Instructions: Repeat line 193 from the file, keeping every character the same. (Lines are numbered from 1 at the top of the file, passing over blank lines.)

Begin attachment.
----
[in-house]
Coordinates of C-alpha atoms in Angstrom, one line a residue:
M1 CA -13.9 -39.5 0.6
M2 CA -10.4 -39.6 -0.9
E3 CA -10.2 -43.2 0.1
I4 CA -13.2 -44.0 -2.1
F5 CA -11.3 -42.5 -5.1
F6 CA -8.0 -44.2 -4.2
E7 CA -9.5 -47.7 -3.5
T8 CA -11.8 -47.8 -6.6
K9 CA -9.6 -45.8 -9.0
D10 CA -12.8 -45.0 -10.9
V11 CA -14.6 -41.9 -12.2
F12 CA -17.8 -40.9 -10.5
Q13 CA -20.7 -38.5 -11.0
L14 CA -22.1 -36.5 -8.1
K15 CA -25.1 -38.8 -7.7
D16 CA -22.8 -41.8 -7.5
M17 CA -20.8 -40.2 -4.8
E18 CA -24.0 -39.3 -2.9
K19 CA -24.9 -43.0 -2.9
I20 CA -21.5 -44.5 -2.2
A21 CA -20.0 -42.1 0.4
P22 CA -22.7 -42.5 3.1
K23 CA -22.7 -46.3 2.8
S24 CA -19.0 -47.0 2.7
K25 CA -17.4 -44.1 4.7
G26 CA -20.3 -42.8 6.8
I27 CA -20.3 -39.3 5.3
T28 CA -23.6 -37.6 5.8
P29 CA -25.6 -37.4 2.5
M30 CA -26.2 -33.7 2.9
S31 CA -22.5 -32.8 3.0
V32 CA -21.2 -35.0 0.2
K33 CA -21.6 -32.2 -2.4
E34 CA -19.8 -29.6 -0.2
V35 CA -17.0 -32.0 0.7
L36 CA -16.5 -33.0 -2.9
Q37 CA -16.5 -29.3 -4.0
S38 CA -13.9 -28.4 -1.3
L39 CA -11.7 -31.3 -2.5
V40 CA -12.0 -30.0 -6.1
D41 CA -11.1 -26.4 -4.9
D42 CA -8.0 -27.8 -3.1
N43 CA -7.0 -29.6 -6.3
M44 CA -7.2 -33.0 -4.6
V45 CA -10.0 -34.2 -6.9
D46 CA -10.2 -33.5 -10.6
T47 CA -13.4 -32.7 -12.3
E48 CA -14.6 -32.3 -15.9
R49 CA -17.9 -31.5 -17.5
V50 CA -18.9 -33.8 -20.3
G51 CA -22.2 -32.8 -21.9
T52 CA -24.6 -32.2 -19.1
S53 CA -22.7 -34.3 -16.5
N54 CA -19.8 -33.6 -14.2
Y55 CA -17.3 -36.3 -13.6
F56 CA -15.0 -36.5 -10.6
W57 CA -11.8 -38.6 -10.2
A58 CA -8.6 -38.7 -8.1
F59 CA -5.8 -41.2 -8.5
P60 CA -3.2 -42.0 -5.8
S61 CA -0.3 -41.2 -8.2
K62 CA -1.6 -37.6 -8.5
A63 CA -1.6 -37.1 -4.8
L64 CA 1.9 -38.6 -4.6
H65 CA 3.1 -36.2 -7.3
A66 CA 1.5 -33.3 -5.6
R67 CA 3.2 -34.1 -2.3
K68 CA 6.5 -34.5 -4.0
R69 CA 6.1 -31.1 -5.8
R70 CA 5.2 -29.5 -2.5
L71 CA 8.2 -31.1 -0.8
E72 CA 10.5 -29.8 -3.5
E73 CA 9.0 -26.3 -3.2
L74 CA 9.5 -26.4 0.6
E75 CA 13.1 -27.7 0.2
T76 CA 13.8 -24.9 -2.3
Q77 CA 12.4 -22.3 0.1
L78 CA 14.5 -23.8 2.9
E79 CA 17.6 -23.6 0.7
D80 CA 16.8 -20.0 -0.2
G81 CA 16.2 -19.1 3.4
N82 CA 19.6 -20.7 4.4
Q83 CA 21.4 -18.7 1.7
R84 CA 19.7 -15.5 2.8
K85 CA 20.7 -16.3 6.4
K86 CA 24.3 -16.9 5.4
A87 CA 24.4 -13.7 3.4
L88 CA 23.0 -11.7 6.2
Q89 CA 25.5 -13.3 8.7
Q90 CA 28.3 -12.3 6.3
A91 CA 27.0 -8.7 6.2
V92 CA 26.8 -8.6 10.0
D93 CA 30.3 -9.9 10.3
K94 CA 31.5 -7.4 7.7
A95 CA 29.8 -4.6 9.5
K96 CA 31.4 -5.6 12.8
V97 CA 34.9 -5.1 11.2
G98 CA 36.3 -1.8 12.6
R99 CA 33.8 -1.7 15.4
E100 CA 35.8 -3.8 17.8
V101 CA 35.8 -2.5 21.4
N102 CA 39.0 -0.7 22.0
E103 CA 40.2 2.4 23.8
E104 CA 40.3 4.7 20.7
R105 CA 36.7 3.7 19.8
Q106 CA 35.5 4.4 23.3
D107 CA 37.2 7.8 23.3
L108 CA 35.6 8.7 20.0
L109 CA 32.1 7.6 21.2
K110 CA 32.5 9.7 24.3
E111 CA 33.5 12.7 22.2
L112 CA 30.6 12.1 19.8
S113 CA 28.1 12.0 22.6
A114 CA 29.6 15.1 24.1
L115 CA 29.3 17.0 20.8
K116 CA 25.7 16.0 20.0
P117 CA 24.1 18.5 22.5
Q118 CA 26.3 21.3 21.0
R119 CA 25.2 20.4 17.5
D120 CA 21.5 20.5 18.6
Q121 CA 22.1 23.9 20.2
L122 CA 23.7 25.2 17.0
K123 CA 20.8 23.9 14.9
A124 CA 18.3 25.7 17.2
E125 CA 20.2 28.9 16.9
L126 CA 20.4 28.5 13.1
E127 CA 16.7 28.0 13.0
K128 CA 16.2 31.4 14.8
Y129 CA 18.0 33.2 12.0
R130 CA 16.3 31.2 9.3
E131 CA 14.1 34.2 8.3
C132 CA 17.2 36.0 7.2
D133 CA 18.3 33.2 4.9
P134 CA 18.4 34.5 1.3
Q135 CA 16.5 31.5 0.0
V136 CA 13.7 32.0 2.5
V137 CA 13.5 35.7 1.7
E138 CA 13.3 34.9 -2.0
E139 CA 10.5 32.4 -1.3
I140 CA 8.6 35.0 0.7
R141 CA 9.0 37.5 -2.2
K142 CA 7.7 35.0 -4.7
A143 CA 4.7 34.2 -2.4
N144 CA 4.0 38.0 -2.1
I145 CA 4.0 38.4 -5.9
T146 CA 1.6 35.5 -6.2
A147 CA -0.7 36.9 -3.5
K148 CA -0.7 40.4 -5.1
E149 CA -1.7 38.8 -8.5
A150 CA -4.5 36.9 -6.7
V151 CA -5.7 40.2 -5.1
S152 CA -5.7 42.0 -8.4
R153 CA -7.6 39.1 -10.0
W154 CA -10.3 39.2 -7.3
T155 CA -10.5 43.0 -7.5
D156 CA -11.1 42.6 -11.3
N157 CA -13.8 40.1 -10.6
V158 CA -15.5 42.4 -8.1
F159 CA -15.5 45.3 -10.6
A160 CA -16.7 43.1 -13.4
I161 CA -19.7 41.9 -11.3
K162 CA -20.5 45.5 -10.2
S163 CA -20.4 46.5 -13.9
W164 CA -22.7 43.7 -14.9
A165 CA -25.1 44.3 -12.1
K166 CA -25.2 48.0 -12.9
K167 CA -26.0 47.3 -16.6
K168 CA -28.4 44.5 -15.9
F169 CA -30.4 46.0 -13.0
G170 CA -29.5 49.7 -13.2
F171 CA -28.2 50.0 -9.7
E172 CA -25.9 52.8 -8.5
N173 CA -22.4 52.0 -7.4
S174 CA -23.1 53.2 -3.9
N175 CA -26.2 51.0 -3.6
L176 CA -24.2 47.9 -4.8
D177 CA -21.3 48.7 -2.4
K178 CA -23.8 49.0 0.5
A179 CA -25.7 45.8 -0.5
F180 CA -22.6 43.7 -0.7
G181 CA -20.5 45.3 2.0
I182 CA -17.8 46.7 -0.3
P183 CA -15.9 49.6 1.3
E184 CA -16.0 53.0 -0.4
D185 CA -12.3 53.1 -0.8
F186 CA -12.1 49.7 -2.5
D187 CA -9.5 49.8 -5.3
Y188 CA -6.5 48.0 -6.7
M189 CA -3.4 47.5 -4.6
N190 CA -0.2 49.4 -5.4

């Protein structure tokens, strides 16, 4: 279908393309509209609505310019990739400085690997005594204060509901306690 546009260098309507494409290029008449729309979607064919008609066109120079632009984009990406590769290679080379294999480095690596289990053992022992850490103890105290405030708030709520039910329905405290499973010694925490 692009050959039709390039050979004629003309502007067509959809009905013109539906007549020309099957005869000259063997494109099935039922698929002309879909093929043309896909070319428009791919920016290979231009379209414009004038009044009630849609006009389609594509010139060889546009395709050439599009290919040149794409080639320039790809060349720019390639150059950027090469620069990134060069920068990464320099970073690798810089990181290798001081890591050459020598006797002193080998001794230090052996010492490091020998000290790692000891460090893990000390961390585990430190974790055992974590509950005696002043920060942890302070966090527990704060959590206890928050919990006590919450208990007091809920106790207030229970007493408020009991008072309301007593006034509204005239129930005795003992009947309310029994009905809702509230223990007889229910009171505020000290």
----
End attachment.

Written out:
């Protein structure tokens, strides 16, 4: 279908393309509209609505310019990739400085690997005594204060509901306690 546009260098309507494409290029008449729309979607064919008609066109120079632009984009990406590769290679080379294999480095690596289990053992022992850490103890105290405030708030709520039910329905405290499973010694925490 692009050959039709390039050979004629003309502007067509959809009905013109539906007549020309099957005869000259063997494109099935039922698929002309879909093929043309896909070319428009791919920016290979231009379209414009004038009044009630849609006009389609594509010139060889546009395709050439599009290919040149794409080639320039790809060349720019390639150059950027090469620069990134060069920068990464320099970073690798810089990181290798001081890591050459020598006797002193080998001794230090052996010492490091020998000290790692000891460090893990000390961390585990430190974790055992974590509950005696002043920060942890302070966090527990704060959590206890928050919990006590919450208990007091809920106790207030229970007493408020009991008072309301007593006034509204005239129930005795003992009947309310029994009905809702509230223990007889229910009171505020000290």